After a nail-biting final round, the University of Cape Town (UCT) emerged victorious at this year’s Kate O’Regan Intervarsity Moot Competition, which took place on Saturday, 17 October.
UCT’s budding legal eagles Yuri Behari-Leak and Justin Winchester took dual honours: they were the overall winners of the competition, and the best speaker award went to Behari-Leak.
Another team from UCT, Kudzaishe Mukunga and Delela Ndhela, made it to the semi-finals. The runners-up were Stellenbosch University’s Corlia Kritzinger and Shanaié Maharaj, with the other semi-finalists, Rebecca Kuttschreuter and Camilla Johnson, coming from the same law school.
Joining the UCT teams were students from the University of the Western Cape, Stellenbosch University, the University of Fort Hare, the University of Johannesburg, Rhodes University and the University of the Free State.
Both teams from UCT and two from Stellenbosch University successfully argued their way to the semi-finals, which were adjudicated by judges Moseneke, Sachs, Vincent Saldanha, David Unterhalter (former professor of law at UCT), Ashraf Mahomed (an adjunct associate professor in public law at UCT) and Lee Bozalek.
The moot competition is named in honour of UCT alumna and former Constitutional Court (ConCourt) justice Kate O’Regan, who presided over the final round. Joining Justice O’Regan for the finals this year were, for the first time in the competition’s history, three other former ConCourt judges: justices Albie Sachs (also a UCT alumnus), Dikgang Moseneke and Edwin Cameron.
And in another first, this year’s intervarsity competition was hosted on the online platform Discord, with the finals taking place on Zoom.
International criminal law
The competition, which is now in its fourth year, was sponsored by one of Africa’s biggest law firms, ENSafrica (Edward Nathan Sonnenbergs). The event aims to gather students from the country’s law schools to compete against each other in written heads of argument and oral argument. It also aims to encourage students to grapple with a legal topic outside of the core syllabus.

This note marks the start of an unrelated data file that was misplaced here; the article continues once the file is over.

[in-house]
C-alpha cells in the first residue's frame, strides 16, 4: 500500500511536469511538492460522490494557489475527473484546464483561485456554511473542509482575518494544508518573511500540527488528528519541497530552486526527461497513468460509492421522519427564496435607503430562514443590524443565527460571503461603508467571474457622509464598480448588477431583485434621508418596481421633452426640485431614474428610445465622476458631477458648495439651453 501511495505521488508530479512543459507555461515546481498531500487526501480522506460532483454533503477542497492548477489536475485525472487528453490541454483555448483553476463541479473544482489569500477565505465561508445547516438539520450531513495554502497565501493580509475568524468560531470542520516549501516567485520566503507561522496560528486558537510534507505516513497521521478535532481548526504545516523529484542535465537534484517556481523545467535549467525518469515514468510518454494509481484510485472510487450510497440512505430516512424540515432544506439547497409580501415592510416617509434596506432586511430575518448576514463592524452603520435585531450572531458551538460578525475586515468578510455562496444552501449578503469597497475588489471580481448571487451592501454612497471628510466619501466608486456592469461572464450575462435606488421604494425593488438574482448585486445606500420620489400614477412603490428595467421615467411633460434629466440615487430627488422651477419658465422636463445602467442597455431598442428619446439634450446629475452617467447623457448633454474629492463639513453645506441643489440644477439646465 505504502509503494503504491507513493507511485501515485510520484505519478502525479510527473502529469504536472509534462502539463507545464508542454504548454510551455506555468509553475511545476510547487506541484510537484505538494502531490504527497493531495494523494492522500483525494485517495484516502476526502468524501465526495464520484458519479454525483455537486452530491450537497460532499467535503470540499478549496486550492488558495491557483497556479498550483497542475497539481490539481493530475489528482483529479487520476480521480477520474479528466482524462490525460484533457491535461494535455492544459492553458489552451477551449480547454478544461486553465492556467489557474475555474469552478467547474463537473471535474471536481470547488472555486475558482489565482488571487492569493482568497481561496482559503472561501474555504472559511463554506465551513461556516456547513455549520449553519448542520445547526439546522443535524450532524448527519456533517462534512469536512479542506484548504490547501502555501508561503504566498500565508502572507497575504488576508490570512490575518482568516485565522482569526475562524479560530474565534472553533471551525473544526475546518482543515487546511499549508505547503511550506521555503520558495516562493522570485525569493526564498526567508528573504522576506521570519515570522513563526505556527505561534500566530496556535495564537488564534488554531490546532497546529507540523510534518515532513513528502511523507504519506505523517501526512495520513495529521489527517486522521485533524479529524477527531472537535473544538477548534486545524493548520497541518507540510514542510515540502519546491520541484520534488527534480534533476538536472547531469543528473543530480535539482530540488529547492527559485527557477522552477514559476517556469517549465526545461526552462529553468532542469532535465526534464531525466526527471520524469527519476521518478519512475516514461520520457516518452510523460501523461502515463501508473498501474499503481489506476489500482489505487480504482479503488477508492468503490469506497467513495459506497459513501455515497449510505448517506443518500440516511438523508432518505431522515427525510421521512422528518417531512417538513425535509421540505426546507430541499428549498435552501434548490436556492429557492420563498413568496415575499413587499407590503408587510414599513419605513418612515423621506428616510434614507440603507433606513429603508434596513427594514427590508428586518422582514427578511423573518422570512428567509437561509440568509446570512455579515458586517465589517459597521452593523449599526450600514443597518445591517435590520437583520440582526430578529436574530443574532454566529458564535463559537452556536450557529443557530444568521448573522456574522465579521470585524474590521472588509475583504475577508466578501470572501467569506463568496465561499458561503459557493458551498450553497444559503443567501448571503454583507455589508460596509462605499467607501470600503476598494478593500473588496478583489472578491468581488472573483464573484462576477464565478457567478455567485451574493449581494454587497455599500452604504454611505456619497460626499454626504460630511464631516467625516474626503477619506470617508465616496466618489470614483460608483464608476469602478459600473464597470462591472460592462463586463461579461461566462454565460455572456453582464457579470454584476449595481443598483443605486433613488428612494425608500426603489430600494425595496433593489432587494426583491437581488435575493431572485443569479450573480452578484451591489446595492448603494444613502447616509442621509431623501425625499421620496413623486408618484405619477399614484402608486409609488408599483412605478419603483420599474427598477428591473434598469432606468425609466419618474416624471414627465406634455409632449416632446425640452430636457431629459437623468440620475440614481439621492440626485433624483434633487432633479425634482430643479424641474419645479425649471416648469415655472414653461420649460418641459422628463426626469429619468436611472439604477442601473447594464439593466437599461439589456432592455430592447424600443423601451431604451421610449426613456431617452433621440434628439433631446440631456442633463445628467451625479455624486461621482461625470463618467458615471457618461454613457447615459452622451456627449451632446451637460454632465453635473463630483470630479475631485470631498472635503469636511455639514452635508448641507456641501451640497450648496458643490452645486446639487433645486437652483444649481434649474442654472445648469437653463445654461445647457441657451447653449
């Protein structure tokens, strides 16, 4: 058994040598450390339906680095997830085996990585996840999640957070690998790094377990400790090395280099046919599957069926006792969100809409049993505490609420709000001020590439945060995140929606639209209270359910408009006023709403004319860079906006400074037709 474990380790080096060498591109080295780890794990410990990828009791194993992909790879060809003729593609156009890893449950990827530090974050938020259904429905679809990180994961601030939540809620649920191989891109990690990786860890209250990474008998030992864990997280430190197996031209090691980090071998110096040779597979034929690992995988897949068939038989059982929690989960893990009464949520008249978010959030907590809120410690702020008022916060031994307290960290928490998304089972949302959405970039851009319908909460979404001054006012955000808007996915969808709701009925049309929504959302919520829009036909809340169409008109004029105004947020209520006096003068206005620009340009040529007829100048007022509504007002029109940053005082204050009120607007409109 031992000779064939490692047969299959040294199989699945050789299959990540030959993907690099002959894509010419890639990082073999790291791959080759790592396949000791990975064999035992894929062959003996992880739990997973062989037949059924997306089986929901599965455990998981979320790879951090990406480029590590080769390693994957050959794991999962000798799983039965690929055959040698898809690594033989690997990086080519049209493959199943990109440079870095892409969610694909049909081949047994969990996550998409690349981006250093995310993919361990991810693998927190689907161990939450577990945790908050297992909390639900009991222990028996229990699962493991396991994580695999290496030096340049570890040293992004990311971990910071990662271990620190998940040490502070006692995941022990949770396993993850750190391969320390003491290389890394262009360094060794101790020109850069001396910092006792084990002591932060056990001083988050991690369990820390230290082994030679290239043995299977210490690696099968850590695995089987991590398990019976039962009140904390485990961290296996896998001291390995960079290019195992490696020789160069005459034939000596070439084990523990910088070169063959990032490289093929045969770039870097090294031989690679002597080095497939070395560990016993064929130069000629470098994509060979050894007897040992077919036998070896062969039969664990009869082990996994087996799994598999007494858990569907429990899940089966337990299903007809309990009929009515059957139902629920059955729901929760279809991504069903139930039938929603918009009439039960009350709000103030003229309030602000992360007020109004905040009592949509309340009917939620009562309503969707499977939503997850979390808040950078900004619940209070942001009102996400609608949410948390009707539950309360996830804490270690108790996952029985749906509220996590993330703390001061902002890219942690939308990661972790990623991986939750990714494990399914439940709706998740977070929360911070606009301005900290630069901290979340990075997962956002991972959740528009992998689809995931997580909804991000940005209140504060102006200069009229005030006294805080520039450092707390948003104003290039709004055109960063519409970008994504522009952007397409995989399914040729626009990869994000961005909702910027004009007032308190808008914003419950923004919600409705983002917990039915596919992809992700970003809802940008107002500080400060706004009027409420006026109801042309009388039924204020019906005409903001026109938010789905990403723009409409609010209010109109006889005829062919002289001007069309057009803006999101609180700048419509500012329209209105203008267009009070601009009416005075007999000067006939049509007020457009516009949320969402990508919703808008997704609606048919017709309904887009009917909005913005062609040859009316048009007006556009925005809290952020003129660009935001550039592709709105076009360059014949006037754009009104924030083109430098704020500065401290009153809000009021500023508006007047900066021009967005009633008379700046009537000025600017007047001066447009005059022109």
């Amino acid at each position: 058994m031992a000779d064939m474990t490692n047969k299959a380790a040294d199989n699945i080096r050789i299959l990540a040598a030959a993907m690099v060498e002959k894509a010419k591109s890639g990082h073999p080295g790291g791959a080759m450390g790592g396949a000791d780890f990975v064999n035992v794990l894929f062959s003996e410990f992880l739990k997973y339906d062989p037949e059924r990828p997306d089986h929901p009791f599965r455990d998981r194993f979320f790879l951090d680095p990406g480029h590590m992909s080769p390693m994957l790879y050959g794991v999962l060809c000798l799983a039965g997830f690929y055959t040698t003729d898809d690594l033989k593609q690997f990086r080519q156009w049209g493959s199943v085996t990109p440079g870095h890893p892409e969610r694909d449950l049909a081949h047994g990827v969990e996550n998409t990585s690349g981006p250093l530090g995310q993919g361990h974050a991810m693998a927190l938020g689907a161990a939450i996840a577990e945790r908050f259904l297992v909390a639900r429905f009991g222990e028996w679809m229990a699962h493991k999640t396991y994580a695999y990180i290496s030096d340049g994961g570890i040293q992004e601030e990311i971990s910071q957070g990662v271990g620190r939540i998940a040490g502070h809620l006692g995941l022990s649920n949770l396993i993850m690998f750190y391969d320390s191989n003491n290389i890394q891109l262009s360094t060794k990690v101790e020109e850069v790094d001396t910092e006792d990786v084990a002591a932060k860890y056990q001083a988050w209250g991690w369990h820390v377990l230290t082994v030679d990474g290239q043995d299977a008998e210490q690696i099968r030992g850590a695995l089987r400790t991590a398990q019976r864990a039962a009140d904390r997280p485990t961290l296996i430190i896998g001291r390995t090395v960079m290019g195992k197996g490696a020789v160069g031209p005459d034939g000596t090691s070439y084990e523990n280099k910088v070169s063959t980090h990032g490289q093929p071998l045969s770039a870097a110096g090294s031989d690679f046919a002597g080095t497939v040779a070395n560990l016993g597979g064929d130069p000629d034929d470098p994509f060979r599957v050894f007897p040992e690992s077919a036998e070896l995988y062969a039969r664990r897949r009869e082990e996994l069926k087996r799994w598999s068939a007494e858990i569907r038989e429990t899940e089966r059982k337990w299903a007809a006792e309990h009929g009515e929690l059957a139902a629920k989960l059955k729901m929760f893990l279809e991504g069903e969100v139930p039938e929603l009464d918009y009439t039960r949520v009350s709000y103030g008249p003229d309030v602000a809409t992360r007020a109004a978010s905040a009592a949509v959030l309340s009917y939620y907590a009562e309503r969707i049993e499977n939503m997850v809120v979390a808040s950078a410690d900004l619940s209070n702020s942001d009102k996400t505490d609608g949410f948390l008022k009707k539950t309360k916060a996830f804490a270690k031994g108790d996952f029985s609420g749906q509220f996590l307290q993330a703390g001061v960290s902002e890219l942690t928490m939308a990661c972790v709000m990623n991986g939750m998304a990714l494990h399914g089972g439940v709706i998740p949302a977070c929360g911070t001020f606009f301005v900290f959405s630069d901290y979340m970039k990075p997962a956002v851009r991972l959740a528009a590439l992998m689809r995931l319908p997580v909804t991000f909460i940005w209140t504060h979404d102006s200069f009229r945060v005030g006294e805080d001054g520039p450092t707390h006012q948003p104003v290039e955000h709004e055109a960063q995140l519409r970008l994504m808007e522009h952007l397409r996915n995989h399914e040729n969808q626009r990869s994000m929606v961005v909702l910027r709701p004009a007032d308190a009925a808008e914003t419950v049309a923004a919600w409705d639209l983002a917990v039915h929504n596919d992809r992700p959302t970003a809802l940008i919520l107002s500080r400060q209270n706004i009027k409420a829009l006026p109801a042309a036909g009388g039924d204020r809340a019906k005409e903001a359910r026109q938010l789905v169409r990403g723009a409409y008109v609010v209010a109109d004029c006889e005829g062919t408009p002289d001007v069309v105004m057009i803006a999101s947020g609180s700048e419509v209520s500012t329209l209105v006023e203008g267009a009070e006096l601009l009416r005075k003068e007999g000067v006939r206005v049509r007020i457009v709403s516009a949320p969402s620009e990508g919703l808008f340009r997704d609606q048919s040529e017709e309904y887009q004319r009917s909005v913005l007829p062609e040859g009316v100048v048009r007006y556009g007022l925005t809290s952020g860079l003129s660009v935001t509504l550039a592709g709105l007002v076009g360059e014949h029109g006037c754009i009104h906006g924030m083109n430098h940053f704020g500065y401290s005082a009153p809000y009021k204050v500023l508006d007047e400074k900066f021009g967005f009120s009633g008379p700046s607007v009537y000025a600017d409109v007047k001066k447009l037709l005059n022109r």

The four former Constitutional Court judges who adjudicated the finals, justices O’Regan, Sachs, Moseneke and Cameron. Photos UCT.
This year’s theme was international criminal law, and the legal issue was whether secret forces that were complicit in the abduction and murder of anti-apartheid activists were guilty of war crimes and crimes against humanity.
Sachs the entertainer
Despite the challenges of adapting to online events, and of managing a group of esteemed judges and law students from seven of the country’s finest universities, the UCT Moot Society organising committee managed to deliver on their mandate: to foster a culture of mooting in the law faculty and to encourage students to develop and perfect their skills within an inclusive and fun atmosphere.
The organising committee members are:
In addition to successfully fostering a culture of mooting, an inclusive and fun atmosphere was certainly achieved. According to the committee, Justice Sachs was the main source of entertainment for the day.
Hamilton said that the highlight for her was “definitely” Sachs teasing O’Regan, saying that “she has to preside because, technically, she was admitted as a judge [onto Zoom] three minutes before him”. Chikwete had a laugh when Sachs told his grandson to “stop playing games and using the Wi-Fi so that he can adjudicate” while Ormond’s favourite part of the day was witnessing Sachs and Moseneke arguing about who had the “coolest shirt”.
For Theunissen, the highlight of the competition was being able to see four former ConCourt justices interacting with each other while they discussed the winning team.
“The respect they have for each other is evident and the value they place on each other’s opinion, while remaining neutral, is impressive,” she said.
“Besides that, it was incredible, the [sense] of accomplishment that we felt as a committee to be able to run such a large competition on online platforms and still provide an experience beyond imagination for the participants. All in all, it was the highlight of my role in the committee as well!”
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